The approval of the immigrant visa petition does not guarantee admission as an immigrant to the United States. The intending immigrant may be inadmissible to the United States and, depending on the ground of inadmissibility, may be eligible for a waiver of inadmissibility.
This waiver waives inadmissibility grounds such as immigration fraud, unlawful presence in the United States, and certain criminal convictions. The immigrant must prove that his or her “qualifying relative” will suffer extreme hardship if the immigrant is denied the waiver and admission as an immigrant.
(Provisional waivers). These are available to spouses or parents of U.S. citizens or lawful permanent residents whose only ground of inadmissibility is unlawful presence in the United States. Rather than departing the U.S. and applying for the waiver once they attend the visa interview at the U.S. consulate, those eligible for the I-601A waiver may apply while still in the United States and then attend the visa interview at the U.S. consulate in their home country.
The granting of a provisional waiver means that the US CIS has determined that your U.S. citizen spouse or parent will suffer extreme hardship if you are denied an immigrant visa. When you are at the immigrant visa interview in your country, if the Consul determines that another ground of inadmissibility exists, the I-601A waiver will be cancelled and you may be eligible to apply for an I-601 waiver outside of the U.S. depending on the additional ground of inadmissibility. It is extremely important to determine whether other grounds of inadmissibility exist before you apply for the I-601A waiver and we urge you to consult with an experienced immigration attorney to determine your eligibility for a waiver.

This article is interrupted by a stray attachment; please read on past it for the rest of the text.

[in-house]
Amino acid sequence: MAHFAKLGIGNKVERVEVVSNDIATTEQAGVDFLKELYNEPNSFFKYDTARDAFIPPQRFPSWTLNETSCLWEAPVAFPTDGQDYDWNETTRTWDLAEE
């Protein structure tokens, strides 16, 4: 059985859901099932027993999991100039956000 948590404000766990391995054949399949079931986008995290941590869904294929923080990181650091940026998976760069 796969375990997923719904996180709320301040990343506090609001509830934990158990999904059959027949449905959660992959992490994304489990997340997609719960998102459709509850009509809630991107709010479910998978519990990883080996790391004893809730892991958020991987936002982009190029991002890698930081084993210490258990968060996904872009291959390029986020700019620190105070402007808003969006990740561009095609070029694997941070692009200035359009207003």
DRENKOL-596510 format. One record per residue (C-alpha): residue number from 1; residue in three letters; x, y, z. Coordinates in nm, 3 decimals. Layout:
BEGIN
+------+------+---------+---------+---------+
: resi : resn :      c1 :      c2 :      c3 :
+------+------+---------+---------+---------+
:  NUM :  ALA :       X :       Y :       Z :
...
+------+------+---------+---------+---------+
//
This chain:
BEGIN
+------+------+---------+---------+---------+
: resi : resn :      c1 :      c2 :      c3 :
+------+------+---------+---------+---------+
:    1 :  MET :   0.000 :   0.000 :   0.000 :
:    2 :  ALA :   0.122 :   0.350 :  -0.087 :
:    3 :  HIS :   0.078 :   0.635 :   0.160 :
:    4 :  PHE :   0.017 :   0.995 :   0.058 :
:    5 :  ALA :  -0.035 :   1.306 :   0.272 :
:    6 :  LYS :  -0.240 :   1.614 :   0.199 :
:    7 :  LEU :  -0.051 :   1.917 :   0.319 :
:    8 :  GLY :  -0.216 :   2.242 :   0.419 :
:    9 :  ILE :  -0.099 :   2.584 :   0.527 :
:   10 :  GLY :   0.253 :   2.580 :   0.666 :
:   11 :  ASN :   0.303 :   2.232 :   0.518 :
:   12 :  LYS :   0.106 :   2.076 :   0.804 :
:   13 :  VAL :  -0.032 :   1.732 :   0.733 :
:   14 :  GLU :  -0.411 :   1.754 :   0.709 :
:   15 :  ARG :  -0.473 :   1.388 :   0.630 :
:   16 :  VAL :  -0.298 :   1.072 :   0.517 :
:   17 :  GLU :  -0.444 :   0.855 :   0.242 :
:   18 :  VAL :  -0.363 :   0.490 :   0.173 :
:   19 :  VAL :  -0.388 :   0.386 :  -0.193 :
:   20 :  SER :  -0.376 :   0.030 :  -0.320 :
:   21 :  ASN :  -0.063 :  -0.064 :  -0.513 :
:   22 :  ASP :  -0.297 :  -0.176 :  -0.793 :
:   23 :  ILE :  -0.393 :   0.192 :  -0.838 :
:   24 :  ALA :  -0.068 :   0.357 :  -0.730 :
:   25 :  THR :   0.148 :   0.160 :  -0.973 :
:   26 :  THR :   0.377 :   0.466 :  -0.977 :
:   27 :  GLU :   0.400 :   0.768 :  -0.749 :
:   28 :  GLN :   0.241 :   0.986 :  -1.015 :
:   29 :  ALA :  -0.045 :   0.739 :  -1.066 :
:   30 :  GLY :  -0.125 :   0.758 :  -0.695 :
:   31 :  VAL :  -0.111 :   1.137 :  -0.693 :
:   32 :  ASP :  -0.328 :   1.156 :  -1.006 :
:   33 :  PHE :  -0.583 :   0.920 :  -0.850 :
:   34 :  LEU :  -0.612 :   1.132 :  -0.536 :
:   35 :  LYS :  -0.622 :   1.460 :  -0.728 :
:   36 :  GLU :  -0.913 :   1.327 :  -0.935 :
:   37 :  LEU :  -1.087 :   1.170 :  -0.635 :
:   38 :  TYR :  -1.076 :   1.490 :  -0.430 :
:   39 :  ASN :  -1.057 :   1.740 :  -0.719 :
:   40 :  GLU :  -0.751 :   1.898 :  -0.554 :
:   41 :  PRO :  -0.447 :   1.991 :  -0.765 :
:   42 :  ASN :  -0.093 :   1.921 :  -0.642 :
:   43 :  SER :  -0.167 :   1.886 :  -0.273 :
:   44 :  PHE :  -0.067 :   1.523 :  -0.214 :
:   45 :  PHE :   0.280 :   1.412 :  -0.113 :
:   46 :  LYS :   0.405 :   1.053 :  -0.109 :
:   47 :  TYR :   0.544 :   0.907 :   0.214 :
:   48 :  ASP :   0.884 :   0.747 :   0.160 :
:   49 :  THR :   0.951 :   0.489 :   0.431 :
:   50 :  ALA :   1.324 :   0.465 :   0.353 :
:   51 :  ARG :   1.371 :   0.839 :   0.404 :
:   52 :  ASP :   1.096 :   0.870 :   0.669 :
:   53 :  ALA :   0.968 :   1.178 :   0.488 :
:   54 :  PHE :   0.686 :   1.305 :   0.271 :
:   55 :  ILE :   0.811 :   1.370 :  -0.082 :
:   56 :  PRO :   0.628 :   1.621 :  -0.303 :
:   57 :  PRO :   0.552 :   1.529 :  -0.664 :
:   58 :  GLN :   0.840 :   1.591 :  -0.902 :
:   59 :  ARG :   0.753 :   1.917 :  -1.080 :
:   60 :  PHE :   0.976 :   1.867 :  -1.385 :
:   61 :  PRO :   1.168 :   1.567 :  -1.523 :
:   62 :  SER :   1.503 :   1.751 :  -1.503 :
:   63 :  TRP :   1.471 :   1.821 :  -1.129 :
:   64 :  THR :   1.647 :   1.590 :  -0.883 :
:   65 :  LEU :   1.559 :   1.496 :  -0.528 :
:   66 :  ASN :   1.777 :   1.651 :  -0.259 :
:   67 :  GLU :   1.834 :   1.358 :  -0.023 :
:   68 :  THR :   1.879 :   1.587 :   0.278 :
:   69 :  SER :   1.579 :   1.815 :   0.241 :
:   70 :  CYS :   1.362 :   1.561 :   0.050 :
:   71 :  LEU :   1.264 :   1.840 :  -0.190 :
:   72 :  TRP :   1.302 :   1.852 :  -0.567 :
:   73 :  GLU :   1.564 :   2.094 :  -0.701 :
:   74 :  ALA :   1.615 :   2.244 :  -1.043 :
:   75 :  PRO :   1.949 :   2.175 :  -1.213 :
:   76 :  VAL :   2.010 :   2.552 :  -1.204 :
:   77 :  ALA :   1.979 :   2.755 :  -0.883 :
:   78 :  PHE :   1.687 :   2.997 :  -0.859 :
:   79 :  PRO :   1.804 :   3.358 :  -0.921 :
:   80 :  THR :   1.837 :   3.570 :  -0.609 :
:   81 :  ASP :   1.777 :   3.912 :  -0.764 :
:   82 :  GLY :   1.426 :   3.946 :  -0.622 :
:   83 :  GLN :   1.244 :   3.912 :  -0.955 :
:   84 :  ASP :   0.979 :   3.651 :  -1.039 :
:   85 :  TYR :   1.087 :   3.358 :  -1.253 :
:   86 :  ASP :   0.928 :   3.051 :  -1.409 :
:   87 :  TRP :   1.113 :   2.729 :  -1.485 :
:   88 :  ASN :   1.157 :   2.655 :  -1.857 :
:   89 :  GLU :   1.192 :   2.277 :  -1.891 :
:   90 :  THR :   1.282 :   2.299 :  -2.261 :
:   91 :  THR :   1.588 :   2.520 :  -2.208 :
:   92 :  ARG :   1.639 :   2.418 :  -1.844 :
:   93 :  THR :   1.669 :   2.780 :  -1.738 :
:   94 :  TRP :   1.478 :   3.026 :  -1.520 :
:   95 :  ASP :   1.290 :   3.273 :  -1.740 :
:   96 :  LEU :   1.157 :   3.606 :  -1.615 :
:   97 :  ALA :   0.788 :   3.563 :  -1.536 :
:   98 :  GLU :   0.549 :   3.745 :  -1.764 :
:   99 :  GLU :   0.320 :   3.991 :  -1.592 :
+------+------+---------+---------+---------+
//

This waiver is available to those who have a removal or deportation order and never departed the United States, have an approved I-130 petition by their U.S. citizen or Lawful Permanent Resident, spouse, or parent. The approval is conditioned on the applicant departing the United States to attend their immigrant visa interview at the U.S. consulate in their home country.
Other Waivers of Inadmissibility
There are other waivers available such as 212(c) waivers for permanent residents with old criminal convictions and 212(h) waivers for spouses of U.S. citizens who are inadmissible due to a criminal conviction.